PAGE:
II. There are many to whom work is not given in quite this hard, drudging form.—To them Christ’s example seems to say, Find your work, and make your work. Leisure is only good if it means either rest to make work better, or opportunity to choose better work. If it means only passing your time or pleasing yourself, it ranks according to Christ’s scale below drudgery. For it does not do good. Service is the rule for every Christian. If any man will not work, neither let him eat—at least of Christ’s Table.
III. But though Christ’s example puts common work in a new light, it means more than that.—It means something that goes more into the heart of us, and comes out of our heart. For it really changes the bottom thought of life. Perhaps we spend all our money on ourselves, and give a chance penny or shilling or pound to others. Christ teaches us a different way; He shows us how the thought of doing good should be the master-thought of life. ‘It is more blessed to give than to receive.’ We say, Why, surely this is too much; I shall have nothing for myself. And Christ is beforehand with us. ‘Whosoever shall lose his life for My sake shall find it.’ His eye rests with approval on the widow who casts in all her living. But in truth He takes plenty of care of us. He gives us many good things—homes, friends, comforts, health, even pleasures. Only let us set our hearts not on these, but on doing good.
IV. Be sure that if we try thus to go about doing good, our thought of what doing good means will grow higher or deeper.—It would be so anyhow, for we should feel more and more what man’s deepest needs really are. In ministering to others’ smaller wants, we shall find their greater ones.
—Bishop E. S. Talbot.
‘There are many who give much time, money, and work that they may serve God in their generation, or as one put it that she might lay up treasure in heaven. The Church of England cannot count her Sunday-school teachers and her district visitors and helps (as St. Paul called them), helps of every kind. If the enemy cannot hinder your active nature from working for God and His power, he will try to spoil it all by unworthy motives or want of consecration. Examine your motive; why are you doing your church work? Your work may be only the natural force of your character. Look and see the motive, and if it is consecrated, if each good act is offered up to God through Christ on the altar of Calvary.
CHRIST AND THE HOLY SCRIPTURES
‘To Him give all the prophets witness, that through His name whosoever believeth in Him shall receive remission of sins.’
Here we have an unequivocal testimony to the Divine authority of the Word inspired, and to the Word incarnate as the source of the forgiveness of sin. These twin doctrines are cardinal truths of the Christian faith.
I. Why do I believe the Old Testament to be the Word, the message of God?
( a) Its historical portions receive fresh confirmation from the discoveries that are constantly made by the researches of antiquarians.
( b) Our Saviour ever spoke of the Old Testament with profound reverence. He nowhere casts the shadow of a doubt on its authority.
( c) And as the Master, so the disciples. Their attitude on the Old Testament is identical with His.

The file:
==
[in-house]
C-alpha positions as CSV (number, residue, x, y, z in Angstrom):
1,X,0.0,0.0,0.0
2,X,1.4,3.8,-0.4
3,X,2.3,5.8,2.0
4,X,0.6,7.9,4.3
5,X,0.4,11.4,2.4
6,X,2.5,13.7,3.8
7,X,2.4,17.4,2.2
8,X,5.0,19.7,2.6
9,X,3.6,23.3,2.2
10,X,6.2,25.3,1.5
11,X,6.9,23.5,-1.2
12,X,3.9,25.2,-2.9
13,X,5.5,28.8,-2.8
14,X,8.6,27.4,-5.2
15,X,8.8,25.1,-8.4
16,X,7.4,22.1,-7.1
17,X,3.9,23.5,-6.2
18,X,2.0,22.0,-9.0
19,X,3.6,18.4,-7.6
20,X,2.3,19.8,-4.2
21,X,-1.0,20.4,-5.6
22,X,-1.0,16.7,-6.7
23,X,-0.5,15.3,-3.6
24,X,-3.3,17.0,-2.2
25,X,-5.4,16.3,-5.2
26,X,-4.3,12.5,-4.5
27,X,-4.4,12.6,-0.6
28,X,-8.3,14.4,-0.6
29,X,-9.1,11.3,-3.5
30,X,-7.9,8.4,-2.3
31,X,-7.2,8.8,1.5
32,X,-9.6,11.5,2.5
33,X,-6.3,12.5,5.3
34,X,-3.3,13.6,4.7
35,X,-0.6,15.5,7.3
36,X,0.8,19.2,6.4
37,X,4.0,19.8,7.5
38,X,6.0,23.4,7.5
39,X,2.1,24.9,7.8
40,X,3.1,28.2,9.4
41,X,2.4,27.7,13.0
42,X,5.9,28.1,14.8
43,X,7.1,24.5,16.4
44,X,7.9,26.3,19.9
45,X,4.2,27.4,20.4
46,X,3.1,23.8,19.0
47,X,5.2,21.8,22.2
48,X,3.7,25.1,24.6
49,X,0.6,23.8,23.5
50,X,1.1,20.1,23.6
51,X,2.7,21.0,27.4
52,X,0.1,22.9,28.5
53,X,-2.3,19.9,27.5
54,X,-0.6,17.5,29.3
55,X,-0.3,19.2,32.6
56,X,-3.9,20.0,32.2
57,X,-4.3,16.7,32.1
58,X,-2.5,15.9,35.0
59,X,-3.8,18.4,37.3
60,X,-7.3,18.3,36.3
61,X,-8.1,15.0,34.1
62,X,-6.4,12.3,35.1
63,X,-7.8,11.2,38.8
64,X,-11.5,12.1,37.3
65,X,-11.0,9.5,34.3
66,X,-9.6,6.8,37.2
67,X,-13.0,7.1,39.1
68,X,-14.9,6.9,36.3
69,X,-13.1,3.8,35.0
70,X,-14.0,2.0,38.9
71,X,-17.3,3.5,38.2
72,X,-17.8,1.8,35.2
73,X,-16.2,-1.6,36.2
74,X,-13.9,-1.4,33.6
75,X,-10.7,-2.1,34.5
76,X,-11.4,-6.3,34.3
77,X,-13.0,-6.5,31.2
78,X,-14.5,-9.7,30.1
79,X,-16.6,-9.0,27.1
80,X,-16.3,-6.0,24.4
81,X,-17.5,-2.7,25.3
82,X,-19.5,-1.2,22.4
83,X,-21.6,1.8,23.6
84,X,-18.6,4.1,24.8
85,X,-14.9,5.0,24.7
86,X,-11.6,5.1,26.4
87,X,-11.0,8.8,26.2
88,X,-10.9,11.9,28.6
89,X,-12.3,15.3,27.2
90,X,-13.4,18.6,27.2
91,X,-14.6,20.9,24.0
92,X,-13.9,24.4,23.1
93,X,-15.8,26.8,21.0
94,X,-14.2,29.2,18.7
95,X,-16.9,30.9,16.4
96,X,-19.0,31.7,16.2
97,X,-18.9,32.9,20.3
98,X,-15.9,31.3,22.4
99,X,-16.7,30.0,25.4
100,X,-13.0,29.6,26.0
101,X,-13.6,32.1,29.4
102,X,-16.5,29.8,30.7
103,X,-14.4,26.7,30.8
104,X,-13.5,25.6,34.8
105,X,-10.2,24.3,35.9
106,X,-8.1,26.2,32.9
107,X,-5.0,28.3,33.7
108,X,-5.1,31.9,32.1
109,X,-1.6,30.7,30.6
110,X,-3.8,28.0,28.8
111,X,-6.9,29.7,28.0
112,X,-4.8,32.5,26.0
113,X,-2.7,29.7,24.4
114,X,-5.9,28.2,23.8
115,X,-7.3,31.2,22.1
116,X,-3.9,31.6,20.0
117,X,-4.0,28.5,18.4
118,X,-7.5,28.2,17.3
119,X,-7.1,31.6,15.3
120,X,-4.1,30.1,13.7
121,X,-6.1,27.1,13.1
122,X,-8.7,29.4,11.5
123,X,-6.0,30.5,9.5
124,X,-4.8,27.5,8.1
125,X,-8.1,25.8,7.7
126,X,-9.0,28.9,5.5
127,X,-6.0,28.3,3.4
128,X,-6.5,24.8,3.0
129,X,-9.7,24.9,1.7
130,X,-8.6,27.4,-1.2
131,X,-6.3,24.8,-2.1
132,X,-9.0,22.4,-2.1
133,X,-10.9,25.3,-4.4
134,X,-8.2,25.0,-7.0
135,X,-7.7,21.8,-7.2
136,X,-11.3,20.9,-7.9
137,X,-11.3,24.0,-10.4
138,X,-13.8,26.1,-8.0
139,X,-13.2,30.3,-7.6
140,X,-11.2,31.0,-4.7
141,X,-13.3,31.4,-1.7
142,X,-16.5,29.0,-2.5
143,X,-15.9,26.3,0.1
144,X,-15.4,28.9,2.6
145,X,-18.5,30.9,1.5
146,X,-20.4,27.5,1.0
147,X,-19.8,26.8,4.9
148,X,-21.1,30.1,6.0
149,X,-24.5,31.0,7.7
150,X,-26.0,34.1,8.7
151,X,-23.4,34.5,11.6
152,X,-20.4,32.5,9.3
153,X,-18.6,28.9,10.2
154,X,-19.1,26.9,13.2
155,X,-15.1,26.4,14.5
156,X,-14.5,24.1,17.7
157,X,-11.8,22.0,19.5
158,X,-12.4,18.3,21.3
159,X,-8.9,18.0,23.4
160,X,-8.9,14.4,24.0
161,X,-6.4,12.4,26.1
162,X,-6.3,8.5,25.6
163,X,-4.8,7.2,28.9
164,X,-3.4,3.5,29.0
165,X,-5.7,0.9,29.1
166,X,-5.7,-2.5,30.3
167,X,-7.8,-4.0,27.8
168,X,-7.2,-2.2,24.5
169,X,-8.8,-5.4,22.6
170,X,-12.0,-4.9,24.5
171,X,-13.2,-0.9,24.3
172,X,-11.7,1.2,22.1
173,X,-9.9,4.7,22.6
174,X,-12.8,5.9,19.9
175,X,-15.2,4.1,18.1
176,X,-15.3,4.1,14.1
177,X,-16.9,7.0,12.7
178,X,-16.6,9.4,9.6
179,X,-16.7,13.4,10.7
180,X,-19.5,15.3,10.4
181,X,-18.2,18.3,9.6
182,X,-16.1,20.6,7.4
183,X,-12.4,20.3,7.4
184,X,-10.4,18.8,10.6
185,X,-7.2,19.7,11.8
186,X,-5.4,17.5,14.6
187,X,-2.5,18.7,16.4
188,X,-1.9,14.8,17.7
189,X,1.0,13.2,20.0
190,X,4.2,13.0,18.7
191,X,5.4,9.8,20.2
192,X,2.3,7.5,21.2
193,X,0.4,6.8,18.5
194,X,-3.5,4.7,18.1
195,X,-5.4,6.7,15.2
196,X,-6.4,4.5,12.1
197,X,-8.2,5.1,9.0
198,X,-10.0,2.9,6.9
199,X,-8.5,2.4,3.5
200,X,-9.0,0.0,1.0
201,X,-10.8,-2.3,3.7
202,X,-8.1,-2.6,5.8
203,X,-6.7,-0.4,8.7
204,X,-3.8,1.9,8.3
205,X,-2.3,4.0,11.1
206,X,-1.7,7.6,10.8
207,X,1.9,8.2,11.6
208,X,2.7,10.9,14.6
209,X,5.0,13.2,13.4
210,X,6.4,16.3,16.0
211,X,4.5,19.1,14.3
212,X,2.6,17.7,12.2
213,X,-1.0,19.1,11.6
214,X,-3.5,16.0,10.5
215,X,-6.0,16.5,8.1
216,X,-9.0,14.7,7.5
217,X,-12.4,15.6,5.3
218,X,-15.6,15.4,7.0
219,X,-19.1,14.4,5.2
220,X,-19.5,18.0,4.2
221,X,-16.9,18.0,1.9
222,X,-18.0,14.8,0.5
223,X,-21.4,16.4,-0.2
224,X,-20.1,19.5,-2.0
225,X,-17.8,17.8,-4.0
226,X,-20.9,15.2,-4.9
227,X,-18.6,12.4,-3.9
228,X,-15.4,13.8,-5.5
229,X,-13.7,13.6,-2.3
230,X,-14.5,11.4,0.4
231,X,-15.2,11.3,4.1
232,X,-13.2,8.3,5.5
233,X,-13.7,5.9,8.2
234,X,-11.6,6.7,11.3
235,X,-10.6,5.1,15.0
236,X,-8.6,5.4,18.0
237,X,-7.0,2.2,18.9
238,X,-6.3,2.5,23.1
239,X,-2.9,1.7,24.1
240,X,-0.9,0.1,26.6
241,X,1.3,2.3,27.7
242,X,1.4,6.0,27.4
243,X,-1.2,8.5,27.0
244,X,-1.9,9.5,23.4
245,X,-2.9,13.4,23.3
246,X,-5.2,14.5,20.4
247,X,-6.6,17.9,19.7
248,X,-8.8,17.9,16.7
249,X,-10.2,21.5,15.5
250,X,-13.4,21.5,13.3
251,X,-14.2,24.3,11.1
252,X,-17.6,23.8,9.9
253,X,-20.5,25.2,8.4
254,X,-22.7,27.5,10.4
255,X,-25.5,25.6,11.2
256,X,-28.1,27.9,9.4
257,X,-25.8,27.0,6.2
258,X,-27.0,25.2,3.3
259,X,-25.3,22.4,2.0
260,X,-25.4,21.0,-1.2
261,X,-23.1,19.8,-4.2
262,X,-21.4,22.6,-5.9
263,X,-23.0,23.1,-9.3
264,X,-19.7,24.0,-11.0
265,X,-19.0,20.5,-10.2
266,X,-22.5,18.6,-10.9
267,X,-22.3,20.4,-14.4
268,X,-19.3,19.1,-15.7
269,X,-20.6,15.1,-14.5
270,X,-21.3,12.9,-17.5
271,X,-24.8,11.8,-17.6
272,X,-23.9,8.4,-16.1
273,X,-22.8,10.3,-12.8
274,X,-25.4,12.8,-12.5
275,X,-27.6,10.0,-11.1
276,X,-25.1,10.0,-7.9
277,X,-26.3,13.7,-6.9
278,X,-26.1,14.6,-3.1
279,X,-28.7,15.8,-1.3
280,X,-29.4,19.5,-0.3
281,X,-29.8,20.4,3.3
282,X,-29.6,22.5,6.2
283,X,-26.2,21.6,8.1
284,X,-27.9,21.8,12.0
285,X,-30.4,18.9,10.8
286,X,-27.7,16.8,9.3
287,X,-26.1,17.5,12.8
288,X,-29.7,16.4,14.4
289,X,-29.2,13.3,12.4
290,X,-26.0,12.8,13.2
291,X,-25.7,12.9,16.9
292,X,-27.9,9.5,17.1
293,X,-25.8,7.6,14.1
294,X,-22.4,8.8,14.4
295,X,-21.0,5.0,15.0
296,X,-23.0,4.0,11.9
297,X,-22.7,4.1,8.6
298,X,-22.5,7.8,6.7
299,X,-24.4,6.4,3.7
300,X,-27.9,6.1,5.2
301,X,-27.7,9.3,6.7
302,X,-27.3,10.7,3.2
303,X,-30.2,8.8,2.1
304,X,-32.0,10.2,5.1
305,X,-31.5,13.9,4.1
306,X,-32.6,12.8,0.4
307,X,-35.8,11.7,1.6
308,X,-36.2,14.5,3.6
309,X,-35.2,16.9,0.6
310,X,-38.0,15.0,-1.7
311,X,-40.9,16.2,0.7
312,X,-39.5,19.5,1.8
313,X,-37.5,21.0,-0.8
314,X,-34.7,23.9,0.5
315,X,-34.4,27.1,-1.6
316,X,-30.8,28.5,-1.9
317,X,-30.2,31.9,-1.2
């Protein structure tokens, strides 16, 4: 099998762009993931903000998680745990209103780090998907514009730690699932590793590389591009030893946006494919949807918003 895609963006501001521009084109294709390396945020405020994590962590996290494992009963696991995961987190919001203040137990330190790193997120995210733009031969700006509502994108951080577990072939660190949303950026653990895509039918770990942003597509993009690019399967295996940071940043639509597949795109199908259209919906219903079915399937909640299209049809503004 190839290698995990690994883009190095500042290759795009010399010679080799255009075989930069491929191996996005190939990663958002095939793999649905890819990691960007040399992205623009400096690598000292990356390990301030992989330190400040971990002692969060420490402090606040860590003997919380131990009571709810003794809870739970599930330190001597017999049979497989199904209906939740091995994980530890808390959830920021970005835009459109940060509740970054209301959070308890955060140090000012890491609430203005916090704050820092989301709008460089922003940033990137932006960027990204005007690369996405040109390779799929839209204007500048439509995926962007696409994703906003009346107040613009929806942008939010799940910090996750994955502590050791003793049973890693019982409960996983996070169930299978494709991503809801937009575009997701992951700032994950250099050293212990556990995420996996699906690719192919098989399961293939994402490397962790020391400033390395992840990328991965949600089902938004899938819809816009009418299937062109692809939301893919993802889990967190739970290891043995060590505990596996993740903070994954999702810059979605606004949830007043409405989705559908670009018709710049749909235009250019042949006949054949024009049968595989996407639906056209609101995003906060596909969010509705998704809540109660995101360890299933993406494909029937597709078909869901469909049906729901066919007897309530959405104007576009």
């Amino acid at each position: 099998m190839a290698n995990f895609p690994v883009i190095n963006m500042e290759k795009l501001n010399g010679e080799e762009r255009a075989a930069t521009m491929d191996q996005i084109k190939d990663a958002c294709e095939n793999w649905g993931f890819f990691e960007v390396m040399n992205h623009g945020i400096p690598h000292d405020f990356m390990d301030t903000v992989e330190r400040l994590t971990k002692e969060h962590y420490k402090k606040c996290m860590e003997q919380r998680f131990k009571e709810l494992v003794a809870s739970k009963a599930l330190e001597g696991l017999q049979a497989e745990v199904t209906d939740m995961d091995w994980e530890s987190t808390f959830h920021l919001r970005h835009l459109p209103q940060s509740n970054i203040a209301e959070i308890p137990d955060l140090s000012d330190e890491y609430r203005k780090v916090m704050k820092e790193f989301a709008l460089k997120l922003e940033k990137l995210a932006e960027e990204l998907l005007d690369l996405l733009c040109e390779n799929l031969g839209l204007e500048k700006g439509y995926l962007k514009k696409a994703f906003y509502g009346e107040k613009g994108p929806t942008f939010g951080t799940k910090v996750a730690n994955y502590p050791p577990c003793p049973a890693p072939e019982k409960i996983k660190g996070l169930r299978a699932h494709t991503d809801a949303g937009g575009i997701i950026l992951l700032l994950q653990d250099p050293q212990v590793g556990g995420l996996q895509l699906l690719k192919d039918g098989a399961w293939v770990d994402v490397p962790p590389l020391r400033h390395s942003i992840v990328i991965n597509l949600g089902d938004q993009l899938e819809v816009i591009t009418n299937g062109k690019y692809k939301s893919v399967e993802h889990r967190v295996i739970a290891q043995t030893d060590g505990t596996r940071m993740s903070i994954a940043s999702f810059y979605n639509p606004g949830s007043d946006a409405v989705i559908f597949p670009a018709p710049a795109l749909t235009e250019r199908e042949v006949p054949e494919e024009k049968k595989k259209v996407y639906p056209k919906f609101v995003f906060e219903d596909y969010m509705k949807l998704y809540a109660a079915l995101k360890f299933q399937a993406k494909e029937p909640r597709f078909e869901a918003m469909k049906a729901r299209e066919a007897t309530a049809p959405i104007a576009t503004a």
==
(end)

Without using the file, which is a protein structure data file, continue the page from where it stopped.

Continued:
( d) And in this as in other things our Church faithfully follows in the footsteps of her Lord and His Apostles. In this our Liturgy bears a striking resemblance to the New Testament. As our Lord in the Gospels and the Apostles in the Acts and the Epistles appeals to the Bible of the Jewish Church, so does our Church to the larger Bible of the Christian Church. Not only is the vastly greater portion of her services made up of the pure Word of God, but in her prefaces and her rubrics, in her articles and her homilies, and especially in her solemn ordination services, she sets forth that Word as the exclusive source of her children’s faith.
II. Remission of sins.—‘That through His name whosoever believeth in Him shall receive remission of sins.’ This is another essential article of the Christian creed. ‘I believe in the remission of sins.’ It seems to me not a little remarkable that the drift of prophetic utterances in the Old Testament should be thus specifically asserted by an Apostle of Christ to have taught the remission of sins through His Name. His Name includes for us all that He is, and all that He has done, His Person and His offices, His mission and His message, the infinite value and virtue of His vicarious sacrifice on the Cross, His resurrection from the dead and His intercessory pleading at the right hand of God. ‘Through His Name,’ the name that is above every name. Such is the ground on which we are offered remission of sins; the pledge and promise of all other blessings.
III. This is the gospel.—There are other gospels abroad I know. There is the gospel of culture, the gospel of legislation, the gospel of ceremonialism, the gospel of science, of evolution. But they have no good news for the man who is burdened by the guilt of sin and bound by its chains. Their power is limited, their process of education is slow, and sin’s captive is hurrying on to his doom. These cold comforts do but mock his dire needs. They cannot reclaim lost character; they cannot revive lost hopes; they cannot recover lost power; they cannot endow the soul with the moral forces that will rescue it from its bondage. For this you must have the assurance and the help of God. In the name of Jesus, which we preach unto you, infinite love and infinite power are allied in working out the salvation of the lost. ‘Through His name whosoever believeth in Him shall receive remission of sins.’
Canon David Jones.
‘Man, like the grass of morning,
Droops ere the evening hour;
His goodliness and beauty
Fade as a fading flower.
But who may shake the pillars
Of God’s unchanging Word?
Amen: Himself hath spoken;
Amen: Thus saith the Lord.
Death’s shadows fall around us
Our path with storms is rife:
O God, vouchsafe Thy servants
To grasp the word of life,
Until the life eternal,
The life and light of men,
With clouds of glory mantled
Returns to earth again.’
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Nisbet, James. "Commentary on Acts 10". Church Pulpit Commentary. https://www.studylight.org/
the Week of Proper 24 / Ordinary 29